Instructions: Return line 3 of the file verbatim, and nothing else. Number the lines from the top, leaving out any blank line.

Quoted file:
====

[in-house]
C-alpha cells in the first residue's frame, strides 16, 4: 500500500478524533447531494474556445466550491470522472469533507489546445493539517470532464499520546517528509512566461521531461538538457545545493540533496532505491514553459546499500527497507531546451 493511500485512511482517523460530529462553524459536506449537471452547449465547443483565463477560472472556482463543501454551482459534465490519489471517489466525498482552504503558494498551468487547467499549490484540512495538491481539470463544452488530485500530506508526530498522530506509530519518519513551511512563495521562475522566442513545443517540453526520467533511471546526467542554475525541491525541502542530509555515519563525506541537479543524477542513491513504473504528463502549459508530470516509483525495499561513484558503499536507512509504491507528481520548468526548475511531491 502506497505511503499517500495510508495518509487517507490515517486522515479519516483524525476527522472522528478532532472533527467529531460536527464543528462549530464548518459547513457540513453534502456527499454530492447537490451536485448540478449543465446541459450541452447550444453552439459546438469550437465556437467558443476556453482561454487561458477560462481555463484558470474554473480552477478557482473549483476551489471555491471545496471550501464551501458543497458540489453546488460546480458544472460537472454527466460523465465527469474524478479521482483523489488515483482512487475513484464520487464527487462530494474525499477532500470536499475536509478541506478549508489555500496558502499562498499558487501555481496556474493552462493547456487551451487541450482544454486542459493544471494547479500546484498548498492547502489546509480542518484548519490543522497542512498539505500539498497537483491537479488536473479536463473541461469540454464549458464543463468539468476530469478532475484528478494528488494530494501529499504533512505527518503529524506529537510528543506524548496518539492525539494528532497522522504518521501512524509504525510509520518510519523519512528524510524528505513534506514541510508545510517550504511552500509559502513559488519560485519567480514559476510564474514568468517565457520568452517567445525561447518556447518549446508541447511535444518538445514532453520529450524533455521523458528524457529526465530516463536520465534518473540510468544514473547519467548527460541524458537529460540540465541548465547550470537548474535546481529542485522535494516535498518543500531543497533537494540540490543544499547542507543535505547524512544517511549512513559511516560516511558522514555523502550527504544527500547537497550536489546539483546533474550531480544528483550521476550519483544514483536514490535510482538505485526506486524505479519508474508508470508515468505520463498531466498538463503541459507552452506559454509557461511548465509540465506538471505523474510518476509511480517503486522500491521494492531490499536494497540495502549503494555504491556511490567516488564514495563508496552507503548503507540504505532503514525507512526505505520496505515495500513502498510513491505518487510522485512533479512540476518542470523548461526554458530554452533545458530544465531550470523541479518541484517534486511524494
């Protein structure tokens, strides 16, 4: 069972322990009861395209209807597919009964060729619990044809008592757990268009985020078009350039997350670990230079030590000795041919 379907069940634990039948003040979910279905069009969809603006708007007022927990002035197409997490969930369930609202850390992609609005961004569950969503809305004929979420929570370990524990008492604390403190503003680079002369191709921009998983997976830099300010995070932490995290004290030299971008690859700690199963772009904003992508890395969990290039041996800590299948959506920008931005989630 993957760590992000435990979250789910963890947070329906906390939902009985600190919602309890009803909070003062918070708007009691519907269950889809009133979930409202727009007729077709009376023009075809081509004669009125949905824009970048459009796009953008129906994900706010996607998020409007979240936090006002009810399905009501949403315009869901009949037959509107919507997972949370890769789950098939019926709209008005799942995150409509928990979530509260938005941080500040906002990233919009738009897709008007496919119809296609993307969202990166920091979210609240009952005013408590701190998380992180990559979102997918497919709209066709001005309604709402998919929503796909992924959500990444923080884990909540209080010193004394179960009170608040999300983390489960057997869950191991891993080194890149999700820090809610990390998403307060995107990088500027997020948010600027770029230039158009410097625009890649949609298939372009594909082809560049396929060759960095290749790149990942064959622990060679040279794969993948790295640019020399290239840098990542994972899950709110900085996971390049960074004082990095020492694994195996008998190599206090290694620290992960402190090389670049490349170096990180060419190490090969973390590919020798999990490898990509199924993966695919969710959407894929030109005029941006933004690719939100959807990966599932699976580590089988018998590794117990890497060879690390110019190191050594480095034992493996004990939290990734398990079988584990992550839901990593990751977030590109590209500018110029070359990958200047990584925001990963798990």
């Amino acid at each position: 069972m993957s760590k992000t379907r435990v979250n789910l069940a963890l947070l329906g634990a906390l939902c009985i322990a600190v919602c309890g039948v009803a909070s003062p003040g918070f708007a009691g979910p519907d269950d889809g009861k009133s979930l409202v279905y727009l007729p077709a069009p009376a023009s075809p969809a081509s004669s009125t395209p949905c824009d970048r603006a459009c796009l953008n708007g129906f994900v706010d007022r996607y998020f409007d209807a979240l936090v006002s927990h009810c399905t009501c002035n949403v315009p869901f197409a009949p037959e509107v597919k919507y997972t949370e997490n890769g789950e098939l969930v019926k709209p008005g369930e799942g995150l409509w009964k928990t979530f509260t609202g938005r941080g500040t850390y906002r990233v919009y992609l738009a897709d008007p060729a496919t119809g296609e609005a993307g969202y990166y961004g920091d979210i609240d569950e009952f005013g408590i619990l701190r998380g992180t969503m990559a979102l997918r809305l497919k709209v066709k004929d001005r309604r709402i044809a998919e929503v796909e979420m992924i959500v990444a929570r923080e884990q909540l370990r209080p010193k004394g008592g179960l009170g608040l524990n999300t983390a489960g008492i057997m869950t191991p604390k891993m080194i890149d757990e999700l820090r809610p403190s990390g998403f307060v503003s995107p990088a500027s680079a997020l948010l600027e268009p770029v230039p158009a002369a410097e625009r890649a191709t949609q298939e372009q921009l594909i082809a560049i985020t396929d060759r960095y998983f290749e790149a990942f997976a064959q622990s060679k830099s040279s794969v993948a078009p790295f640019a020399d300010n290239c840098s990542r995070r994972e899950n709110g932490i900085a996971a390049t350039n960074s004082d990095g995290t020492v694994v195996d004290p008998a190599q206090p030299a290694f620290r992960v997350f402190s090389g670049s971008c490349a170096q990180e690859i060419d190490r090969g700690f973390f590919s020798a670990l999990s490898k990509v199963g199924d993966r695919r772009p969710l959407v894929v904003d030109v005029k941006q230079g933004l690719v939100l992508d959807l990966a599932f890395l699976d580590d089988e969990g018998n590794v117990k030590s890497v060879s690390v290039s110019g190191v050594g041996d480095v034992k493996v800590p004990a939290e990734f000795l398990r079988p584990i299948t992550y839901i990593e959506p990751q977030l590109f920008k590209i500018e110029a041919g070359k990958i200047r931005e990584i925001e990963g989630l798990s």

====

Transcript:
């Protein structure tokens, strides 16, 4: 069972322990009861395209209807597919009964060729619990044809008592757990268009985020078009350039997350670990230079030590000795041919 379907069940634990039948003040979910279905069009969809603006708007007022927990002035197409997490969930369930609202850390992609609005961004569950969503809305004929979420929570370990524990008492604390403190503003680079002369191709921009998983997976830099300010995070932490995290004290030299971008690859700690199963772009904003992508890395969990290039041996800590299948959506920008931005989630 993957760590992000435990979250789910963890947070329906906390939902009985600190919602309890009803909070003062918070708007009691519907269950889809009133979930409202727009007729077709009376023009075809081509004669009125949905824009970048459009796009953008129906994900706010996607998020409007979240936090006002009810399905009501949403315009869901009949037959509107919507997972949370890769789950098939019926709209008005799942995150409509928990979530509260938005941080500040906002990233919009738009897709008007496919119809296609993307969202990166920091979210609240009952005013408590701190998380992180990559979102997918497919709209066709001005309604709402998919929503796909992924959500990444923080884990909540209080010193004394179960009170608040999300983390489960057997869950191991891993080194890149999700820090809610990390998403307060995107990088500027997020948010600027770029230039158009410097625009890649949609298939372009594909082809560049396929060759960095290749790149990942064959622990060679040279794969993948790295640019020399290239840098990542994972899950709110900085996971390049960074004082990095020492694994195996008998190599206090290694620290992960402190090389670049490349170096990180060419190490090969973390590919020798999990490898990509199924993966695919969710959407894929030109005029941006933004690719939100959807990966599932699976580590089988018998590794117990890497060879690390110019190191050594480095034992493996004990939290990734398990079988584990992550839901990593990751977030590109590209500018110029070359990958200047990584925001990963798990």